|Jackie Robinson changed everything when he broke baseball's color line||.|
It might have been a fair point the guy raised when he wondered about my profession if he himself hadn’t been so utterly lacking in perspective.
It was years ago, when someone asked me what I did for a living and I replied that I was a sportswriter.
“That must be tough,” he said. And before I could answer he continued, “I mean every day you go somewhere and someone wins and someone loses and you tell the same story over and over. It must be tough to stay interested.”
I was dumbfounded because this comment came from a singer-songwriter (admittedly one I never did like) who, conceivably, made a living by singing the same songs over and over.
Such is the life of the sportswriter, putting up with many people’s perceived notions of sports. You’ve heard them all: a waste of time, opiate for the masses, rich men’s game, etc. etc.
Here’s one few bother to mention: Effective tool for social change.
As “42,” the biopic of Jackie Robinson, heads to theaters this weekend, it’s chance again to celebrate the bravery of the man who broke baseball’s color line. Many other upheavals in racial relations followed in the years to come, but it’s hard to imagine any of them happening if change hadn’t first come to baseball.
Yes, sports are fun and games sometimes but they have also been a key factor in civil rights and gender equality in this country. No doubt sports writers in 1947 and beyond realized they were watching much more than baseball; they had to know they were watching history.
And it was a sports writer who had started to beat the drum of equality in baseball a decade before. A man named Lester Rodney is sadly a footnote to history, most likely because he worked at a Communist
|Lester Rodney (Ray Rodney photo)|
“You go back and you read the great newspapers in the ’30s, you’ll find no editorials saying, ‘What’s going on here? This is America, land of the free and people with the wrong pigmentation of skin can’t play baseball?’ Nothing like that,” Rodney told writer Dave Zirin in 2004, five years before Rodney died at age 98. “No challenges to the league, to the commissioner, to league presidents, no interviewing the managers, no talking about Satchel Paige and Josh Gibson who were obviously of superstar caliber.”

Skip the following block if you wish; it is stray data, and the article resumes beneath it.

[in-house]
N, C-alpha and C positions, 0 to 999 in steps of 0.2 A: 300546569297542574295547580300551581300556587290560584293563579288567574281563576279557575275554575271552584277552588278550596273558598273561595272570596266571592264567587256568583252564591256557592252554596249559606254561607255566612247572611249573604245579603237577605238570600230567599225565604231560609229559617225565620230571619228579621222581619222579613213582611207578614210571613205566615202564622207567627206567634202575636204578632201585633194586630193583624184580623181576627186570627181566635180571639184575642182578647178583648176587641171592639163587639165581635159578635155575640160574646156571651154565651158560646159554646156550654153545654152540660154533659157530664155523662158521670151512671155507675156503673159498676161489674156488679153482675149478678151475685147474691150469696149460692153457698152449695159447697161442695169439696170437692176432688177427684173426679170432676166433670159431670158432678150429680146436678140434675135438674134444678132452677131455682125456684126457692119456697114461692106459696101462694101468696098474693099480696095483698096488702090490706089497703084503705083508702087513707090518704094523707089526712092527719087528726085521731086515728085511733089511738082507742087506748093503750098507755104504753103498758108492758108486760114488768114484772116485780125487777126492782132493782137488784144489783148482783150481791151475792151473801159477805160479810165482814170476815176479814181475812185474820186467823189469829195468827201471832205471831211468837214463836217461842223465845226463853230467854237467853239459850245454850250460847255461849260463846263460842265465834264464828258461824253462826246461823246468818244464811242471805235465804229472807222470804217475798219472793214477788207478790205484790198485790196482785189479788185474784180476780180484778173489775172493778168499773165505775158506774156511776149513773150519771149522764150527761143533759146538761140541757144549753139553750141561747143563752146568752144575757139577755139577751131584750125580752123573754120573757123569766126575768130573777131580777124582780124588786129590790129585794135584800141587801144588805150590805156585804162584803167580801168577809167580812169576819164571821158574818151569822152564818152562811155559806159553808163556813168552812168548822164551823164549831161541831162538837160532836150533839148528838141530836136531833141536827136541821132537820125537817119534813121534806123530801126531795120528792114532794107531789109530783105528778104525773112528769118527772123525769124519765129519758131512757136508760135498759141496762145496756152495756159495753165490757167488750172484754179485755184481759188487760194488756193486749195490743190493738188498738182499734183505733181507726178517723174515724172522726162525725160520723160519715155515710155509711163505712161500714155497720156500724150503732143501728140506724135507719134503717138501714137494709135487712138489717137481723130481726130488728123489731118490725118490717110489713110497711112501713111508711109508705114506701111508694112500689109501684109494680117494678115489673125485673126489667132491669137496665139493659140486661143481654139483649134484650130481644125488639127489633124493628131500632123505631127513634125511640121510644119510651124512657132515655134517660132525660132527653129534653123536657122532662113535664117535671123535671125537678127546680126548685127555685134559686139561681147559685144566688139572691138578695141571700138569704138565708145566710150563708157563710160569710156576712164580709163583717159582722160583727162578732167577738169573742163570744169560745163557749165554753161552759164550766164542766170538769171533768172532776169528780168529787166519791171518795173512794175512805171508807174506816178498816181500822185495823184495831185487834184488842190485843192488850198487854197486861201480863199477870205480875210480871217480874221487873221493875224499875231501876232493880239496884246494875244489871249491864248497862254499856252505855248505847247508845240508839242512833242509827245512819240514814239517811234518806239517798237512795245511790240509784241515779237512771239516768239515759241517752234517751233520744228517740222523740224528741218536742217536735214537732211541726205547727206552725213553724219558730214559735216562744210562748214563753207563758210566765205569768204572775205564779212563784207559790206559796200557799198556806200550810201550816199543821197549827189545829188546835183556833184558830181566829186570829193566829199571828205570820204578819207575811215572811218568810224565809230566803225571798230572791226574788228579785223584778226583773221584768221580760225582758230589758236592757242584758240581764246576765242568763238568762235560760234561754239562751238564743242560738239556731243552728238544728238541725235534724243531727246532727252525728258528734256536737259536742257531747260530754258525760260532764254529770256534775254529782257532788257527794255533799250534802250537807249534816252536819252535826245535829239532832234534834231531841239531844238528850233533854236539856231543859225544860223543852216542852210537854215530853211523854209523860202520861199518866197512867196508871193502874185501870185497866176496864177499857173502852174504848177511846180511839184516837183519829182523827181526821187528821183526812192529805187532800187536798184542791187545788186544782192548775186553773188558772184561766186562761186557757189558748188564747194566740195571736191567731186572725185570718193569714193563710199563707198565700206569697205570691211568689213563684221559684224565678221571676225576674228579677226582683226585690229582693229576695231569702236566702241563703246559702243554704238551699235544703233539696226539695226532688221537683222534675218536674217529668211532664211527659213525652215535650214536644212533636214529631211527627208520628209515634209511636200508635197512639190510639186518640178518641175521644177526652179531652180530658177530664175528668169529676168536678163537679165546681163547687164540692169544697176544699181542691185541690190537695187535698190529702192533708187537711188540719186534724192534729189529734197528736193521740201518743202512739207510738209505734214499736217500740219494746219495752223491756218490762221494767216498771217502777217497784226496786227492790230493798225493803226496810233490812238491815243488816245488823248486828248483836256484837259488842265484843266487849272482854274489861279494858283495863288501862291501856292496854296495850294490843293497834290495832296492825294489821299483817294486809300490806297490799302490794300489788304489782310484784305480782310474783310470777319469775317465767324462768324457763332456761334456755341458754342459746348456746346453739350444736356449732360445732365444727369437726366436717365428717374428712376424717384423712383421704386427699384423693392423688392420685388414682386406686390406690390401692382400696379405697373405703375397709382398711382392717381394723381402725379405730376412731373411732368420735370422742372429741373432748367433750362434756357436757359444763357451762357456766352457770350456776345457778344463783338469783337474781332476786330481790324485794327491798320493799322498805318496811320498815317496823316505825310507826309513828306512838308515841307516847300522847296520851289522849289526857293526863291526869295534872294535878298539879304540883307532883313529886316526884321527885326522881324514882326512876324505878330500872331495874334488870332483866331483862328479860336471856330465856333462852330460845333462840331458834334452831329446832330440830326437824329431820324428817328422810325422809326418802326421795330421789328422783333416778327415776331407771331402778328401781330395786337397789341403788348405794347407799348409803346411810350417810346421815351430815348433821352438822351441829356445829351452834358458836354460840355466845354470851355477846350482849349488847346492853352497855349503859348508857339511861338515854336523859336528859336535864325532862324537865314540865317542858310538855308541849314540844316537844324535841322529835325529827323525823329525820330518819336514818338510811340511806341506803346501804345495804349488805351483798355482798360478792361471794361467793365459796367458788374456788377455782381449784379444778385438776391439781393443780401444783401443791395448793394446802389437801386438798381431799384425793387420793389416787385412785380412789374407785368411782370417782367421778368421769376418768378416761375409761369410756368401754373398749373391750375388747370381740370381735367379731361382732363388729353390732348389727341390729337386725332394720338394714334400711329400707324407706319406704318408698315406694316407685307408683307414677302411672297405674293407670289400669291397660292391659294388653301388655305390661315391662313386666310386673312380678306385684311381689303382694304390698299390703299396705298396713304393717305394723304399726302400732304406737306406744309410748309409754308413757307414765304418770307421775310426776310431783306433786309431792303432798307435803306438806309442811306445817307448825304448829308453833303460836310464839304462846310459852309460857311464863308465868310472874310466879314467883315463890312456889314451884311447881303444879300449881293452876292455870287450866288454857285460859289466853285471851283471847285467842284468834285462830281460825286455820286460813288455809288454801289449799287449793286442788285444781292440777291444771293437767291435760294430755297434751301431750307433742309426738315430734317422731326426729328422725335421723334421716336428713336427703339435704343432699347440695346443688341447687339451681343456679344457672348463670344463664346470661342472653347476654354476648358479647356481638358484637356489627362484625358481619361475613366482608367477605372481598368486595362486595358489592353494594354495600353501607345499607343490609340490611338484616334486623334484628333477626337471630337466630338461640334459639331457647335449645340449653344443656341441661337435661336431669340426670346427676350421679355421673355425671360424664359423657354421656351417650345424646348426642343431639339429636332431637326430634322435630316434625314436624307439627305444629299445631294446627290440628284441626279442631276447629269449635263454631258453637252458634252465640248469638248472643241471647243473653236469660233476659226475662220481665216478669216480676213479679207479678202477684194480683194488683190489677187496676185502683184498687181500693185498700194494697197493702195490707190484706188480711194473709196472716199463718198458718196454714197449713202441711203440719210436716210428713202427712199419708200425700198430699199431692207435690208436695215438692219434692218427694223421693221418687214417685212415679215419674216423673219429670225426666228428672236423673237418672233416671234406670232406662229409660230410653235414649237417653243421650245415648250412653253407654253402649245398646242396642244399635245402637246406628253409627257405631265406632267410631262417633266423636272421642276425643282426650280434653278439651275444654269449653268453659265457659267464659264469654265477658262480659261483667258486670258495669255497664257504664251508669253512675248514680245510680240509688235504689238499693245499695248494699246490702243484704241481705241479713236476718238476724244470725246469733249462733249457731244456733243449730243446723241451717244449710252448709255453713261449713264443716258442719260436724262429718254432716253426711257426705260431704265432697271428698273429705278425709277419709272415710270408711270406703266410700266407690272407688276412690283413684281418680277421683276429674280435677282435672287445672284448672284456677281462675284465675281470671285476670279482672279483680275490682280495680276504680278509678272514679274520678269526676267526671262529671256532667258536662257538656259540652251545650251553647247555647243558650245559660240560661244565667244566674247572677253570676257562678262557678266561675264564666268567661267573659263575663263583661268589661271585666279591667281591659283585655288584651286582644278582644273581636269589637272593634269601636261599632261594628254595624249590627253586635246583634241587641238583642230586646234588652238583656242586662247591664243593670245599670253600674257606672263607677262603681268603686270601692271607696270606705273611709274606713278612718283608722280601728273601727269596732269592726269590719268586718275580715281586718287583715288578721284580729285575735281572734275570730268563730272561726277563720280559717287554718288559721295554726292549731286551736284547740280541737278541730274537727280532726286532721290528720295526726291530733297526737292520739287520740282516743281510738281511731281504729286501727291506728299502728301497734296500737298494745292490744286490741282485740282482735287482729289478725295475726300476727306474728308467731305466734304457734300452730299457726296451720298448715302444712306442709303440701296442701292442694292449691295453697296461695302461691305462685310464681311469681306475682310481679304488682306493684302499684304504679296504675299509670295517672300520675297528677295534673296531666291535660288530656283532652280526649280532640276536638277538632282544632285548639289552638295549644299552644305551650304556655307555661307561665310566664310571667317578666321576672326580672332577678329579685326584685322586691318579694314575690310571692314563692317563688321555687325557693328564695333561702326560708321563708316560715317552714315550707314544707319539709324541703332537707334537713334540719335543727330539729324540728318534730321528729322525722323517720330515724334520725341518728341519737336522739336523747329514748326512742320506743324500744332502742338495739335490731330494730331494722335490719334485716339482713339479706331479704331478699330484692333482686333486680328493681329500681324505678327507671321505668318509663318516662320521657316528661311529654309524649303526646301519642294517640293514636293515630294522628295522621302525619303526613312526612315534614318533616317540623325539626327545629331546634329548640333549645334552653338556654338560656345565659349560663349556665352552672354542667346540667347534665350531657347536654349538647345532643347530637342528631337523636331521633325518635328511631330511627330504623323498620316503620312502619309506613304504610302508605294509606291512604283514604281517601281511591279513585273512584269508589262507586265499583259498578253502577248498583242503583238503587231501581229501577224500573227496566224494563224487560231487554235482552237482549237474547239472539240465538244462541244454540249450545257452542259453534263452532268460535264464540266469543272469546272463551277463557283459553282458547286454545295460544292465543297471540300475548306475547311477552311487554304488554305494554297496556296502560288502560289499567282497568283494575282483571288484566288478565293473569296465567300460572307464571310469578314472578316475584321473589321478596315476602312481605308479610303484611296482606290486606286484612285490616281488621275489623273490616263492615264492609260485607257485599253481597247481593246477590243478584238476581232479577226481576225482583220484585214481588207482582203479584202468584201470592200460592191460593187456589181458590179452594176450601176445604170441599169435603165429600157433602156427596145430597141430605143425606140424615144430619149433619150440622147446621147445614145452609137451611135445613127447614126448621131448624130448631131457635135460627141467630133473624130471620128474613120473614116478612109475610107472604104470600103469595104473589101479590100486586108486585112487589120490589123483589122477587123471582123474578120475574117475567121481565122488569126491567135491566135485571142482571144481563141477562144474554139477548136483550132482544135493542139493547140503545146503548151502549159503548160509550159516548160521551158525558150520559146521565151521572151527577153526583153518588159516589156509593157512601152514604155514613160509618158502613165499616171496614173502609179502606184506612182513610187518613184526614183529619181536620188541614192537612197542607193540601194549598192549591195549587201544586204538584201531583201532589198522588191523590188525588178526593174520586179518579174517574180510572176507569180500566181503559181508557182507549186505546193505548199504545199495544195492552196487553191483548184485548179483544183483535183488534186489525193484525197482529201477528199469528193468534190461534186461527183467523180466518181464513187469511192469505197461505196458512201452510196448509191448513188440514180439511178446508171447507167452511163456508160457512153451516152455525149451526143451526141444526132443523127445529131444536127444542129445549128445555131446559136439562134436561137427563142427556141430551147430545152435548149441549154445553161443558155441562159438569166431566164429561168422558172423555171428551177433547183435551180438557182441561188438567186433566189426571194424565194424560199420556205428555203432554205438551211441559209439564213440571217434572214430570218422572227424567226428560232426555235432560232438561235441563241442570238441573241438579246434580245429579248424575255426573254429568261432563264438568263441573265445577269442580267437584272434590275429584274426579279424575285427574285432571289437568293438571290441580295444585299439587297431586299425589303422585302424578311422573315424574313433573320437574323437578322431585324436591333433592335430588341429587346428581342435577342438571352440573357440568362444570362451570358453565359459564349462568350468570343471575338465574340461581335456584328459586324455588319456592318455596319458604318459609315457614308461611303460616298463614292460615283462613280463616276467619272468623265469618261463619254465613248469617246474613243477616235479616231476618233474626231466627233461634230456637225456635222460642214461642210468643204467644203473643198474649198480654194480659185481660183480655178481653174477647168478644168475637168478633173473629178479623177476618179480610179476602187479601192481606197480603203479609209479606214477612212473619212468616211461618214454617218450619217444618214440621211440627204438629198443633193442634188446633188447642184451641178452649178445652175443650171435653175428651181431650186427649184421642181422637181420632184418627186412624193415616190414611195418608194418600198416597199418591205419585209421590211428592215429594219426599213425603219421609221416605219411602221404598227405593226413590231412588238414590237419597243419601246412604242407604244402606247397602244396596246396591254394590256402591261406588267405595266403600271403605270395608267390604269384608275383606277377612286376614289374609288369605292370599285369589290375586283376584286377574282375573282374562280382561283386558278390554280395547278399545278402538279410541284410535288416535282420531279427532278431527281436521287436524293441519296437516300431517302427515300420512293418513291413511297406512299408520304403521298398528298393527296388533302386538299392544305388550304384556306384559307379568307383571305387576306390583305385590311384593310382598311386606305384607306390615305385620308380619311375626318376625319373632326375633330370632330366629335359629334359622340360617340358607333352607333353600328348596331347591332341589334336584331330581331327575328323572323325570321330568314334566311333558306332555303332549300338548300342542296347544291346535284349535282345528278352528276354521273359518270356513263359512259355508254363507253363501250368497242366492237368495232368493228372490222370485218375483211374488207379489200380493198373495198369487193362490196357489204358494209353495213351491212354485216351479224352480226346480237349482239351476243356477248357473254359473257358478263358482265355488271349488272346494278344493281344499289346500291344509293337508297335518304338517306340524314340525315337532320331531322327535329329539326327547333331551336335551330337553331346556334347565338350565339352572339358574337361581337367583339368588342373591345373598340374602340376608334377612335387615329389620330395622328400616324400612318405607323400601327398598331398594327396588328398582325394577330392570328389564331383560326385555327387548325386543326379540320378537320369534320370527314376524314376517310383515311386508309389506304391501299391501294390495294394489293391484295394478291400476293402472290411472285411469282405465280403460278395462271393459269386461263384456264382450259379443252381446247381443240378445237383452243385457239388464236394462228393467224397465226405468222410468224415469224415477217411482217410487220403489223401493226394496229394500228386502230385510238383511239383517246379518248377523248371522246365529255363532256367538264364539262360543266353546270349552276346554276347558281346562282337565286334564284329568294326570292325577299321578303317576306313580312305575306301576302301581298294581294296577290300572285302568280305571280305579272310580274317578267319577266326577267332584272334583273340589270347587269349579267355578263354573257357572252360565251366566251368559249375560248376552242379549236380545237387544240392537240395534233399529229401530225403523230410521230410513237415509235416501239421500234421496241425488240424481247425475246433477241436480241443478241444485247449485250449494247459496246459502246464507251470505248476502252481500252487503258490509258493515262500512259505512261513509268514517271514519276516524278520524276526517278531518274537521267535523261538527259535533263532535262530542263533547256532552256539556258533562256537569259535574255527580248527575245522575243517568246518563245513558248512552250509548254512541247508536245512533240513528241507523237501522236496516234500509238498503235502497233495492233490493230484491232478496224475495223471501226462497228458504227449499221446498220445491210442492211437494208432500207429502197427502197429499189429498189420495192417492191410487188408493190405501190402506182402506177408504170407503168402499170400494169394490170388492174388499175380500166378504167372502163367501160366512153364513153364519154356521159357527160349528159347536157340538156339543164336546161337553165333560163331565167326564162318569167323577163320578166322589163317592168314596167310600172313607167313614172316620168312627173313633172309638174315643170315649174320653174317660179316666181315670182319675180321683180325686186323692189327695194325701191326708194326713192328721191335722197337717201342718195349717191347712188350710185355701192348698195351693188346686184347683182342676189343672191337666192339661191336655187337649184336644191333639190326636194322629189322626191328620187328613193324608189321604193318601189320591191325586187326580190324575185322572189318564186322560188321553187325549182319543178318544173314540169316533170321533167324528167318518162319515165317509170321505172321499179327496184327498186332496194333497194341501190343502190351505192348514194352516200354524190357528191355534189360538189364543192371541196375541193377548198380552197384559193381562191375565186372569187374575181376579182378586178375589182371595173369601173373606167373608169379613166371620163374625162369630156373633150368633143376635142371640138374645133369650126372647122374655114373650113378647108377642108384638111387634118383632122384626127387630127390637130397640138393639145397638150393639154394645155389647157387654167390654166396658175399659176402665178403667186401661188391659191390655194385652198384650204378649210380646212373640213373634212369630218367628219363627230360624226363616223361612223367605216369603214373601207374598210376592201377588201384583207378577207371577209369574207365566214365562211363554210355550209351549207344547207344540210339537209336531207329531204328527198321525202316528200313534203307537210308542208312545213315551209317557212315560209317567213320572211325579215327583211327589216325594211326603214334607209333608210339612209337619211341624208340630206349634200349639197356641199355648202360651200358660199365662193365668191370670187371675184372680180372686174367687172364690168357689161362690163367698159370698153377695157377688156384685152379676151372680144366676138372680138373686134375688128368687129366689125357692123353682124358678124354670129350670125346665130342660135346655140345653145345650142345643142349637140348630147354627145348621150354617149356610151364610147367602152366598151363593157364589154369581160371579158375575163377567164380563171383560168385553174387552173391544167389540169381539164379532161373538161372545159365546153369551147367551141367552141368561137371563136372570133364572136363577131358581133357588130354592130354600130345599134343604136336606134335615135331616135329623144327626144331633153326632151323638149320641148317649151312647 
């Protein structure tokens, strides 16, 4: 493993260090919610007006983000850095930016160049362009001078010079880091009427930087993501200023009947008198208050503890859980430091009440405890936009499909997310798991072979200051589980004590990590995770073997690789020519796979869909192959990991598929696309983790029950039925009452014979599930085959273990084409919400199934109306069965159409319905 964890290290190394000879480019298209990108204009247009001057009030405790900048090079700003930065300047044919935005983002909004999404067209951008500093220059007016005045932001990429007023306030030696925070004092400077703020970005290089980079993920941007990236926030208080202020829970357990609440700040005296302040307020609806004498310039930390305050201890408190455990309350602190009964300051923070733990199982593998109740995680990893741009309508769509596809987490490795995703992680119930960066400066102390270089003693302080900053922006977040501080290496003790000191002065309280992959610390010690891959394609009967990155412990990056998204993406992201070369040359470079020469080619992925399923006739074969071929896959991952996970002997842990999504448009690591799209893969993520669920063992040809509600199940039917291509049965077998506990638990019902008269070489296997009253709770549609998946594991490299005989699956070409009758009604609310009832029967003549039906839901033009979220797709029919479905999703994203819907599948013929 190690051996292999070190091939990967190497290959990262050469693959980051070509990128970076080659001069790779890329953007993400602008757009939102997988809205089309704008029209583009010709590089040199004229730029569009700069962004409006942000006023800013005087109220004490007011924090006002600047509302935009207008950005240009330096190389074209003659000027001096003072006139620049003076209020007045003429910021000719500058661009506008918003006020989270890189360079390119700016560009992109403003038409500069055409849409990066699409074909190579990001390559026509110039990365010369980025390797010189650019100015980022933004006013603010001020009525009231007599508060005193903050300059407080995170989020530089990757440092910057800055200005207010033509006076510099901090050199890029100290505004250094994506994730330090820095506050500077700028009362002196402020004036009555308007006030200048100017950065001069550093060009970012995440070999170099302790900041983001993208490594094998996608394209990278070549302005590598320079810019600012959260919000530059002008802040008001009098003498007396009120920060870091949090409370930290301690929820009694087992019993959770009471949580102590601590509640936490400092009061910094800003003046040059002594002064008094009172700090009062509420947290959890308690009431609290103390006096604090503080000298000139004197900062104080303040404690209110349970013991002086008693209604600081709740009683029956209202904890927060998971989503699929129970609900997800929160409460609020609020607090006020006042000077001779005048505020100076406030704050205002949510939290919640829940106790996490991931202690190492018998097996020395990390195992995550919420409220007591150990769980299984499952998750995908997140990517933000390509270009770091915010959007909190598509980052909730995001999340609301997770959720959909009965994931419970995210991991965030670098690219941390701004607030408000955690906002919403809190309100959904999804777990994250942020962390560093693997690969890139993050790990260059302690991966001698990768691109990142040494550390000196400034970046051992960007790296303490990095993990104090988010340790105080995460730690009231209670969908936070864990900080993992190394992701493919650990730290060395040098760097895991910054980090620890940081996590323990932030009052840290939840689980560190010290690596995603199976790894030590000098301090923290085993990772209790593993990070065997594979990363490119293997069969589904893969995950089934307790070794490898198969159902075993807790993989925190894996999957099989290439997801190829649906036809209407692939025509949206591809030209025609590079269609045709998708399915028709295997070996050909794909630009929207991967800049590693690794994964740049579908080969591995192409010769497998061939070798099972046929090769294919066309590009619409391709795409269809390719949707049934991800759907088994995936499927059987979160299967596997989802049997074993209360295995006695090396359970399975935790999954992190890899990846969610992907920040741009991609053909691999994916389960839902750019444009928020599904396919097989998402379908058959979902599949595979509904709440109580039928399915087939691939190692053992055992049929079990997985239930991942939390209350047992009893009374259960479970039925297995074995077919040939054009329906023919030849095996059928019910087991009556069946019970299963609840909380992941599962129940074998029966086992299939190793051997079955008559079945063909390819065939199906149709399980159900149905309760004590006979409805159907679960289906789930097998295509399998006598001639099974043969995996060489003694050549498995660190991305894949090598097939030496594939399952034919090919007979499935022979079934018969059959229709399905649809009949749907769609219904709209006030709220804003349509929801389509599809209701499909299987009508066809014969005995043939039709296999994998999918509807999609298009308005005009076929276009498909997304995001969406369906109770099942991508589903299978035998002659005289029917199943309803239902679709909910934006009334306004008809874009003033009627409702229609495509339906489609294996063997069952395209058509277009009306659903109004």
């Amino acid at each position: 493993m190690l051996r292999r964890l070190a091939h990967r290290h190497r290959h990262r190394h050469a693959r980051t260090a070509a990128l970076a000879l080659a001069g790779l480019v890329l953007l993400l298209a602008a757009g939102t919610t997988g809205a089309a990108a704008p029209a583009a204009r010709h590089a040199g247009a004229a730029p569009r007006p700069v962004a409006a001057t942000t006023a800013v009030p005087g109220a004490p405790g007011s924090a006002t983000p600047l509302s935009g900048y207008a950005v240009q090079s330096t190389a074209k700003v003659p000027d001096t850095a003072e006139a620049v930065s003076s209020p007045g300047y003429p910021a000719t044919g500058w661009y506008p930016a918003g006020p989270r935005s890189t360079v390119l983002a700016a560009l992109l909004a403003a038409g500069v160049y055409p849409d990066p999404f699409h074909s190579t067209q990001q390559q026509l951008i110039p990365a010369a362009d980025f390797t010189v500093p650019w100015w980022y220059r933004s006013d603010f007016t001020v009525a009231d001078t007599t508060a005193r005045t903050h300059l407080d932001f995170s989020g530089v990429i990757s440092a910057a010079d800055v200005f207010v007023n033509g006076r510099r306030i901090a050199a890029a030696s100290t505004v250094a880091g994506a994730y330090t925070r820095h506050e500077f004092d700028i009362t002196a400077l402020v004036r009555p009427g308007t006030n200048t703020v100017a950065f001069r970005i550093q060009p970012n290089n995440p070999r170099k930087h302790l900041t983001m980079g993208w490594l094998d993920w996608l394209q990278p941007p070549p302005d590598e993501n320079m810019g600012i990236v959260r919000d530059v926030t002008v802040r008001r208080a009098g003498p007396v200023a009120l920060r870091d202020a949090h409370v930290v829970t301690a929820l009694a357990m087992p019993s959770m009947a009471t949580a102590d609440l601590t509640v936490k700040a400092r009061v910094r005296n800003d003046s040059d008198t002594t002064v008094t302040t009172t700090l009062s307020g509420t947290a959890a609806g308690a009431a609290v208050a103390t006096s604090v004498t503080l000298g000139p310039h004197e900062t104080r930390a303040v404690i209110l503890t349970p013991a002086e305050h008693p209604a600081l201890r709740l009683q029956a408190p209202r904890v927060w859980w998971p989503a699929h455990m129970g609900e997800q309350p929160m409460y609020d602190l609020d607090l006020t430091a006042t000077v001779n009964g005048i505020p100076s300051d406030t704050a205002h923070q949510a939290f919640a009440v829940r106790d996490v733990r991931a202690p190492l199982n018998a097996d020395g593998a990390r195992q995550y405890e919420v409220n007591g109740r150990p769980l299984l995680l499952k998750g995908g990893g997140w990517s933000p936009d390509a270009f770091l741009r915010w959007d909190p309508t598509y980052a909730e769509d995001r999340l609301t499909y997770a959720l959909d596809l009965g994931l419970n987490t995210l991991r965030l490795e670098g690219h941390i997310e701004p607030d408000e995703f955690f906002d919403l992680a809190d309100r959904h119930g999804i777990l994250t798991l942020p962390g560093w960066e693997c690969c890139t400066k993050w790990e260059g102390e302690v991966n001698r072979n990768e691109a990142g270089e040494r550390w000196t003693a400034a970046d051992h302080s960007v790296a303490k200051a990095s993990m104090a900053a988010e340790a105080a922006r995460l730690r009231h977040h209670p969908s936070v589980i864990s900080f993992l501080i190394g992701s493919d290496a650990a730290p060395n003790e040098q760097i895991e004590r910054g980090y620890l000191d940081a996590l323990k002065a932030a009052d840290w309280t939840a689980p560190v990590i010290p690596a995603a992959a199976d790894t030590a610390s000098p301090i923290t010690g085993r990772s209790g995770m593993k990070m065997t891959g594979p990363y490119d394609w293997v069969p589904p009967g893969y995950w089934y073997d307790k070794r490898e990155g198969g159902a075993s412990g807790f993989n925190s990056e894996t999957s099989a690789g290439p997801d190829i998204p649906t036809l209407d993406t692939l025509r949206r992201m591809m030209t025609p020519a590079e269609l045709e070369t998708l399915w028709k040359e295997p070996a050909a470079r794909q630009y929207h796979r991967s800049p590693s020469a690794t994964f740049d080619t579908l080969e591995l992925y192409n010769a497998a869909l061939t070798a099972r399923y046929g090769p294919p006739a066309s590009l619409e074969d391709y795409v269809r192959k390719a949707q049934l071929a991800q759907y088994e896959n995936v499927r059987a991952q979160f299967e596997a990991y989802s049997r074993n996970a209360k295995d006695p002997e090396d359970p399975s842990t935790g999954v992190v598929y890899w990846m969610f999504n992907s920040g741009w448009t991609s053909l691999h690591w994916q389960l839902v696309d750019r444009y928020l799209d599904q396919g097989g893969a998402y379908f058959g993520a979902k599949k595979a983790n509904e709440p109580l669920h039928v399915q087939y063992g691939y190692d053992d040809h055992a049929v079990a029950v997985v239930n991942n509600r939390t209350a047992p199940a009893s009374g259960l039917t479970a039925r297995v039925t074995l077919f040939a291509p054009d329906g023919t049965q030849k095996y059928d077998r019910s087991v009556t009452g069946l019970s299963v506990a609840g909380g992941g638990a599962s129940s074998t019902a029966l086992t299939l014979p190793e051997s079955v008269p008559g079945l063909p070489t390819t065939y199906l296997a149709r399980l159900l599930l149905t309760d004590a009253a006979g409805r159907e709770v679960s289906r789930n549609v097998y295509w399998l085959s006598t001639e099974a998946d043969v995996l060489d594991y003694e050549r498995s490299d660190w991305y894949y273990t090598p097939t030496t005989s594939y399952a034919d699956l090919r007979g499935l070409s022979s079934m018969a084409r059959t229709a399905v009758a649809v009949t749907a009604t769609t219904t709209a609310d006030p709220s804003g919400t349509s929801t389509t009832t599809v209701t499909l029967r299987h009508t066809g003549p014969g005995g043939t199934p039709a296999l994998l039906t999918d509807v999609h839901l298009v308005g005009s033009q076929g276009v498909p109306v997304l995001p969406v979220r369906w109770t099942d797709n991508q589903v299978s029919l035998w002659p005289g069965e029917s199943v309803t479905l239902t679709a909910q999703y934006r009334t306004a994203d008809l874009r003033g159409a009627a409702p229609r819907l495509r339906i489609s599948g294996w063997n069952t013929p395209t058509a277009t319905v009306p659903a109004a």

|A victory off the court, too. (AP)|
I have a friend, a feminist who often writes on women’s issues. About 20 years ago, when I was covering women’s athletics, she admitted she knew nothing about sports and didn’t know what Title IX was.
“I’ll teach you,” I said, “because calling yourself a feminist and knowing nothing about sports is like calling yourself a Civil War scholar and knowing nothing about Abraham Lincoln.”
I was in a polyester uniform when sports for girls and women began to change in the 1970s, and courtside as they transformed in the 1980s and 1990s, as were many of my friends. Indeed I enjoyed covering women’s basketball because I had played it and enjoyed the sport, but there was something greater at work. I wasn’t just sitting courtside at basketball games; I had a close-up seat to history.
For many sportswriters who covered this stuff, that was a motivation to do it and to do it well, male or female writers. It wasn’t just the fun and games of it all – though it really was a fun way to make a living – but there was a greater good to it all sometimes. I understand why other women my age might have wanted to cover the NBA or NFL, but I did not. It was too exciting to be part of something that was growing, changing and creating opportunities where once none had been. I’m a history geek and I knew I was seeing it live.
I’m not saying sports writers deserve the credit for the social change that transpired under their watch. The bravery was all on the part of the participants, and I can only wonder what it would have been like for a Jackie Robinson or Billie Jean King in our toxic anonymous media-saturated culture. I wonder if they would have survived with their lives, Robinson in particular.
Now we're at a point where baseball worries about not having enough African-American ballplayers and girls walk around tall and proud in their letter jackets and sweatpants; that says everything about how sports has made a difference in who we are as a nation.
Anyone who thinks differently is just singing the wrong tune.